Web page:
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Quotations Quotes

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If these little sparks of holy fire thus heaped up together do not give life to your prepared and already enkindled spirit, yet they will sometimes help to entertain a thought, to actuate a passion, to employ and hallow a fancy.

In literature, quotation is good only when the writer whom I follow goes my way, and, being better mounted than I, gives me a cast, as we say; but if I like the gay equipage so well as to go out of my road, I had better have gone afoot.

In quoting of books, quote such authors as are usually read; others you may read for your own satisfaction, but do not name them.

It is the beauty and independent worth of the citations, far more than their appropriateness, which have made Johnson's Dictionary popular even as a reading-book.

Luminous quotations atone, by their interest, for the dullness of an inferior book, and add to the value of a superior work by the variety which they lend to its style and treatment.

Misquotation is, in fact, the pride and privilege of the learned. A widely- read man never quotes accurately, for the rather obvious reason that he has read too widely. See quote detail

Misquotations are the only quotations that are never misquoted.

Next to the originator of a good sentence is the first quoter of it. I hate quotations. Tell me what you know.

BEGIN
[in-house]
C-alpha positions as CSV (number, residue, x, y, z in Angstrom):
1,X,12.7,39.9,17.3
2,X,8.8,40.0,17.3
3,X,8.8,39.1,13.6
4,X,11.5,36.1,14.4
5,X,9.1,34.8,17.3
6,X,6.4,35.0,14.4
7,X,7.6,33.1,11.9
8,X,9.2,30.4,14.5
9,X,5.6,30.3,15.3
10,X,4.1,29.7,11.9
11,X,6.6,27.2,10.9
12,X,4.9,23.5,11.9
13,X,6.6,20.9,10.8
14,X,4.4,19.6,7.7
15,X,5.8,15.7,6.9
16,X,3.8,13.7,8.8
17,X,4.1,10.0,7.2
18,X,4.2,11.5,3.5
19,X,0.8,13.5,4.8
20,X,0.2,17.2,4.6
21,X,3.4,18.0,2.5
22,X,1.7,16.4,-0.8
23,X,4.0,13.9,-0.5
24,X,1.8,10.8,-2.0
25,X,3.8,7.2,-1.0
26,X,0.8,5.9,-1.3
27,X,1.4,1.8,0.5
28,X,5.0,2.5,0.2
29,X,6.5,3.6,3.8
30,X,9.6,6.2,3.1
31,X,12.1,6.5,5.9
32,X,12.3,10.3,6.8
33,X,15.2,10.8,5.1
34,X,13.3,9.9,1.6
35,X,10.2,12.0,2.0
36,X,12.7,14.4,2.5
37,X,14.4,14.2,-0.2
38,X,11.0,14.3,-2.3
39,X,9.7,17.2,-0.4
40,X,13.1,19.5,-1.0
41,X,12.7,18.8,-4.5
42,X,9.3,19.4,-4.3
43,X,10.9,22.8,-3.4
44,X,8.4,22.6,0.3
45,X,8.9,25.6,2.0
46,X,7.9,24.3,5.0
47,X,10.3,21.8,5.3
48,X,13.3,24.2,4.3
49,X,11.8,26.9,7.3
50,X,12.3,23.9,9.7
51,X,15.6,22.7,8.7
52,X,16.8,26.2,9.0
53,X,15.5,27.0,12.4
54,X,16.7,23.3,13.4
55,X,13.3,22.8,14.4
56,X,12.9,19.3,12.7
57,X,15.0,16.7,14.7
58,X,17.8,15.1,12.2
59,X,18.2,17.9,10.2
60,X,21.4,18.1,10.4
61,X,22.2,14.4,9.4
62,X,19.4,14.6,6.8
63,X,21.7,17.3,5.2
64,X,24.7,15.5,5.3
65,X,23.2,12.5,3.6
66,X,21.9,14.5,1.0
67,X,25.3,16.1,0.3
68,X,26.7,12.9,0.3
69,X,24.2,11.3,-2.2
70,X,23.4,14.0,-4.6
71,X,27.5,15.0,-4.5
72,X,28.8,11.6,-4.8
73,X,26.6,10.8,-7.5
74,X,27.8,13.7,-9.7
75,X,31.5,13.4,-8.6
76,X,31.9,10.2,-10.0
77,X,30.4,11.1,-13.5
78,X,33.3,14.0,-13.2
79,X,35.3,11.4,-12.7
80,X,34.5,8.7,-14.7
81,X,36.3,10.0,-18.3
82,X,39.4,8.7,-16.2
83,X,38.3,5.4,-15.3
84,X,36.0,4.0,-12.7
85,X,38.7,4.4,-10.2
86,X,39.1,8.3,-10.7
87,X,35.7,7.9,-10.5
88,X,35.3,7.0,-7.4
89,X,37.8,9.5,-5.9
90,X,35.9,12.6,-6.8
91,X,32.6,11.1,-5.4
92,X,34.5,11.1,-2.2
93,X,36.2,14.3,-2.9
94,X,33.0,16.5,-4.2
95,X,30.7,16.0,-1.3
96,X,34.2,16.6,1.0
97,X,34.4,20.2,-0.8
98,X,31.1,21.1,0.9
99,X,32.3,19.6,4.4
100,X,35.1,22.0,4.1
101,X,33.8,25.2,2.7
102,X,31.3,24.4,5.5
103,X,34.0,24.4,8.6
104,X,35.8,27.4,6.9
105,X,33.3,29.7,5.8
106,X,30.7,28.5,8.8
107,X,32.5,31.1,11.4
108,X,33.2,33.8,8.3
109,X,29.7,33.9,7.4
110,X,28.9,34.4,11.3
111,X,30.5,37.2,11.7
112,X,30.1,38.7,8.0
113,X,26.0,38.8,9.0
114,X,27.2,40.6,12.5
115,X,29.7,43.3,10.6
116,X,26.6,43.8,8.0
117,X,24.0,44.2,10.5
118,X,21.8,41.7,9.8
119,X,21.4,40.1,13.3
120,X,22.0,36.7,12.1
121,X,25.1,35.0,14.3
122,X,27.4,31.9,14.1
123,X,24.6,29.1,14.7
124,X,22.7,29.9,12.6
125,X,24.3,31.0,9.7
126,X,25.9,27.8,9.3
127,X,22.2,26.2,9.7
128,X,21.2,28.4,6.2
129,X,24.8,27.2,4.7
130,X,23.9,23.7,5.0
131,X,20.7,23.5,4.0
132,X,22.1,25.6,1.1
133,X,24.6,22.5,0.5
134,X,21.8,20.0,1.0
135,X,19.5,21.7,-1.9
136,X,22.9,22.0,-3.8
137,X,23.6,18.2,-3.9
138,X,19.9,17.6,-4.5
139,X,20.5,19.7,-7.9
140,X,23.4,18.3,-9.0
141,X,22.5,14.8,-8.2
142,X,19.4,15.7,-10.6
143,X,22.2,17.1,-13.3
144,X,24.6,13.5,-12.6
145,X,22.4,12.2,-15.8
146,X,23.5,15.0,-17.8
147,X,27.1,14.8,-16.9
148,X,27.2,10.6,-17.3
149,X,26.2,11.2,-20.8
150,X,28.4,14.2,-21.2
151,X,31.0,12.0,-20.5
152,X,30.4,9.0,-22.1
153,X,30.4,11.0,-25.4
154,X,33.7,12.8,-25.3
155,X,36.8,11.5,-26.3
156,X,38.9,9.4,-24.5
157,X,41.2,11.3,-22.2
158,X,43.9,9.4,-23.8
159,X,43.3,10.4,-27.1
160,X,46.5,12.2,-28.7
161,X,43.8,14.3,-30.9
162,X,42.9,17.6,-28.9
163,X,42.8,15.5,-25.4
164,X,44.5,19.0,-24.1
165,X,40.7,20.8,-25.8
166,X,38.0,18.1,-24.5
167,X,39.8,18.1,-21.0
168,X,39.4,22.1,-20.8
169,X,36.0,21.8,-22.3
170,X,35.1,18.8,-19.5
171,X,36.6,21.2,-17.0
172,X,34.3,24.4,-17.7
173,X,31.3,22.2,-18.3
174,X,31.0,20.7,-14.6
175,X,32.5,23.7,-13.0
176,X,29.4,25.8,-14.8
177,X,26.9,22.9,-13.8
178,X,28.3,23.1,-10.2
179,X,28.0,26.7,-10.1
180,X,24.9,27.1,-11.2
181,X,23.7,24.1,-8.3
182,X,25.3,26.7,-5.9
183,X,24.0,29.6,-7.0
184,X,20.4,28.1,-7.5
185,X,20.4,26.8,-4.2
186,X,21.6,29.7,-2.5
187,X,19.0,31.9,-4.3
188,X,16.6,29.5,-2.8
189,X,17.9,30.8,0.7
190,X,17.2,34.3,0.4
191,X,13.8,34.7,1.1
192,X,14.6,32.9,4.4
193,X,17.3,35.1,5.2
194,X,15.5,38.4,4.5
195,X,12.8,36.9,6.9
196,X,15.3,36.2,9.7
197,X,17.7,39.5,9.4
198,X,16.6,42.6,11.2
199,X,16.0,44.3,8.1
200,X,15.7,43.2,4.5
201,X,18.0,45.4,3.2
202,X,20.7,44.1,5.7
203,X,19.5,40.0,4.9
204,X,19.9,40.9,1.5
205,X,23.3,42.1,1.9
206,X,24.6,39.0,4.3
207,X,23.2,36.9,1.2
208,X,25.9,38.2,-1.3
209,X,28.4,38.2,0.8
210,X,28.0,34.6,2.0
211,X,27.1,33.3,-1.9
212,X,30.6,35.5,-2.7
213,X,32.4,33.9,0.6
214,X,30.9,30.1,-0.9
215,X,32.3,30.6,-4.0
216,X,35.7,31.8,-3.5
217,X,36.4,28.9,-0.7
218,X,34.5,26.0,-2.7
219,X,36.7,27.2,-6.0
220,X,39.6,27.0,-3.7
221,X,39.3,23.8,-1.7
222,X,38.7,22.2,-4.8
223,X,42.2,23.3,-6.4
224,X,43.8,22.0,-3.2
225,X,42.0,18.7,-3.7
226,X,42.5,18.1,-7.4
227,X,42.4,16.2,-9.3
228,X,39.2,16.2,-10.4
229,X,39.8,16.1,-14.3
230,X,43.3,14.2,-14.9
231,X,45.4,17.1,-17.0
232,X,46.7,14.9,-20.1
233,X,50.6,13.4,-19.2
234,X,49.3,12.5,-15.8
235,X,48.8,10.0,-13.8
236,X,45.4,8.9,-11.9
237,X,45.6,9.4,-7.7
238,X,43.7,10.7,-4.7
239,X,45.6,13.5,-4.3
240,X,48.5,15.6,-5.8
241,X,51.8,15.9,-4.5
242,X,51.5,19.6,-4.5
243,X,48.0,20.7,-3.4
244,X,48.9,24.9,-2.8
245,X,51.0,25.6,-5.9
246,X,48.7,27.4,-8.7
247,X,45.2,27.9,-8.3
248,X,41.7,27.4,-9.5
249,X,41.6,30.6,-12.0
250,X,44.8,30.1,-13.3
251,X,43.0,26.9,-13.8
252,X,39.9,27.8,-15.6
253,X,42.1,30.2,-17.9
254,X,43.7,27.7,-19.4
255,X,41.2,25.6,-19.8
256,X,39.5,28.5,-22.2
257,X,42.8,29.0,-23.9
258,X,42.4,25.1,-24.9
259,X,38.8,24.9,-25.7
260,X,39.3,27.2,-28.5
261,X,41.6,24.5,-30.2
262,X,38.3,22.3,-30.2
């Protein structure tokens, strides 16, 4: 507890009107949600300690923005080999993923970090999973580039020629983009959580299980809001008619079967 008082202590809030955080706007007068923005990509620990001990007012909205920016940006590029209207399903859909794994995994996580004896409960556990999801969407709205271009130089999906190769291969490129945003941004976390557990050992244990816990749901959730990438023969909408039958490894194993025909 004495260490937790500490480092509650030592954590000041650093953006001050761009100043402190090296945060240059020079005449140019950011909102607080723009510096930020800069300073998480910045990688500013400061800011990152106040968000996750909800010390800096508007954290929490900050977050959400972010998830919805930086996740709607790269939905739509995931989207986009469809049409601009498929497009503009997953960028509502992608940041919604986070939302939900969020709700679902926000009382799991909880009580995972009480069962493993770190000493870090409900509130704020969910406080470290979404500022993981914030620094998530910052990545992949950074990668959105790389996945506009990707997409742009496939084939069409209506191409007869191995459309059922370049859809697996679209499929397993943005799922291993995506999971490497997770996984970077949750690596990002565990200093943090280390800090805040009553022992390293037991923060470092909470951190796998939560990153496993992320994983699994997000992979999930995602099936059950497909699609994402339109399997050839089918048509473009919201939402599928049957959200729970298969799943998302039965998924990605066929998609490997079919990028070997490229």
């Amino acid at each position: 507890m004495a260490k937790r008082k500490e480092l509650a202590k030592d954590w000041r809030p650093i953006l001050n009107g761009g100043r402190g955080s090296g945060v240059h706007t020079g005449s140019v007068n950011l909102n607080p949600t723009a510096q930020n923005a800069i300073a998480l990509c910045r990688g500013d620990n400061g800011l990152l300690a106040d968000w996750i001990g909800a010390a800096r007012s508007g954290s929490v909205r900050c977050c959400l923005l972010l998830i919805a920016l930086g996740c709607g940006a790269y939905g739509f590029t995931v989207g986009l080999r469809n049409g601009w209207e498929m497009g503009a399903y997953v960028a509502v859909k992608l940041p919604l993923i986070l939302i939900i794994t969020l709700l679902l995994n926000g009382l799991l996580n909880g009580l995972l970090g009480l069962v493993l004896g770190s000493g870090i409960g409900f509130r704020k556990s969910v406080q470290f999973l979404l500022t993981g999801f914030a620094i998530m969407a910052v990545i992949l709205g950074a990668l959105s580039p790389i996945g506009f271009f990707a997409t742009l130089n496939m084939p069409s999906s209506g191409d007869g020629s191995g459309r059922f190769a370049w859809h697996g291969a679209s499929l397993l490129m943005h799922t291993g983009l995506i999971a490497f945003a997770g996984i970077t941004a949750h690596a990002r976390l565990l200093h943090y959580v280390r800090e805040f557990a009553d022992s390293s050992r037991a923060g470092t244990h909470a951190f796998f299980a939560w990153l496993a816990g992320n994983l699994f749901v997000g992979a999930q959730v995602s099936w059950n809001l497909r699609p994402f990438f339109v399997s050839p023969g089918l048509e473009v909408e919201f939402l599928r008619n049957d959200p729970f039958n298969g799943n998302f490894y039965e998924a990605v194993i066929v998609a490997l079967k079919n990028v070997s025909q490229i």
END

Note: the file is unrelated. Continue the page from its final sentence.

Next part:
One must be a wise reader to quote wisely and well. See quote detail

Our best thoughts come from others.

Particles of science are often very widely scattered, and writers of extensive comprehension have incidental remarks upon topics remote from the principal subject, which are often more valuable than former treatises, and which are not known because not promised in the title. He that collects these is very laudably employed, as he facilitates the progress of others, and by making that easy of attainment which is already written, may give some adventurous mind leisure for new thoughts and original designs.

Quotation is the highest compliment you can pay to an author.

Quotation, sir, is a good thing; there is a community of mind in it: classical quotation is the parole of literary men all over the world.

Selected thoughts depend for their flavor upon the terseness of their expression, for thoughts are grains of sugar or salt, that must be melted in a drop of water.

The adventitious beauty of poetry may be felt in the greater delight with a verse given in a happy quotation than in the poem.

The art of quotation requires more delicacy in the practice than those conceive who can see nothing more in a quotation than an extract.

The multiplicity of facts and writings is become so great that everything must soon be reduced to extracts.

The obscurest sayings of the truly great are often these which contain the germ of the profoundest and most useful truths.

The proverb answers where the sermon fails, as a well-charged pistol will do more execution than a whole barrel of gunpowder idly exploded in the air.

The short sayings of wise and good men are of great value, like the dust of gold, or the sparks of diamonds.

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